Community Perceptions of Biobanking

The first pilot project was on the subject of community engagement with biobanking. Biobanking is the storage of human tissue, often combined with medical and personal information, for the purposes of diagnostic procedures, surgical treatment, and educational or research purposes (Hewitt 2011). Accountability, transparency, and proper monitoring are necessary to engender and maintain the public’s trust in biobanking (Deschênes and Sallée 2005). A study involving a series of community engagement activities was undertaken to assess community attitudes, perceptions, beliefs, and informational needs about biobanking. Interactive activities to engage community members on the topic included educational presentations, a biobanking tour, and the formation of a Community Advisory Group (CAG). The group is composed of key community stakeholders selected from existing TBCCN partners, provided ongoing feedback on study methods, recruitment strategies, focus group content, educational materials, and offered important community insights about biobanking. As one CAG member commented, “I didn’t really understand what the topic was all about, but if we educate our community members about its importance and how they can benefit … then we can make it work.” Twelve focus groups were conducted to examine community members’ knowledge and attitudes about biospecimen collection, motivations toward research participation, ethical concerns, and learning preferences. Data gathered from this research are aiding in identification of strategies to effectively frame educational messages with respect to health literacy, cultural competency, and informed decision making. Community-based research outputs include (1) formation of a CAG that could be used to advise future studies and inform policies on biobanking research; (2) development of educational communication tools that present new biomedical technologies in an easy-to-understand manner; (3) establishment of linkages to the NCI’s Minority Biospecimen/Biobanking— Geographic Management Program Regional initiatives, known as BMaP-GMaP; and (4) creation of community-based infrastructure for a subsequent biobanking pilot project to evaluate educational communication priming tools. Use of community engagement methods to improve communications about biobanking is one way to bring constituents’ voices into discussions and may ultimately influence the way biobanks are implemented (O’Doherty and Hawkins 2010).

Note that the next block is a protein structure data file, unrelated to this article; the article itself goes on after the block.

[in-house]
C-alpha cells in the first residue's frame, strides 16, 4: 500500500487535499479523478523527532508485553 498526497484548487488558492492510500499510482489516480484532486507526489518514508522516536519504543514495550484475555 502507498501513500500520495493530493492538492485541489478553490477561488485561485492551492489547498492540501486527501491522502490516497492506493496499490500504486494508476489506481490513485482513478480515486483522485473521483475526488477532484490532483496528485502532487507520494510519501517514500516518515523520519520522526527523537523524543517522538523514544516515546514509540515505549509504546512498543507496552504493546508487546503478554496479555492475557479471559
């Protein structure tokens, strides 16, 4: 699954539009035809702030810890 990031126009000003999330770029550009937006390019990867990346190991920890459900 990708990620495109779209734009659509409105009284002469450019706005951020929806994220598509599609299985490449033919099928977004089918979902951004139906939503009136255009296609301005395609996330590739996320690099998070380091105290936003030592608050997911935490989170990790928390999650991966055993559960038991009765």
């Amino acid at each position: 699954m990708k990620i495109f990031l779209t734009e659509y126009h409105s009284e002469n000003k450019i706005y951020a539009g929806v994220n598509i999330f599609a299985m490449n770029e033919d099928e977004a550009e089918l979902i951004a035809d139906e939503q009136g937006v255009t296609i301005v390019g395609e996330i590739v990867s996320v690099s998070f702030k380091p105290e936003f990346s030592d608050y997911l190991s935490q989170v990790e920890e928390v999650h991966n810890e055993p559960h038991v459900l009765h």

Cervical Cancer Patient Navigation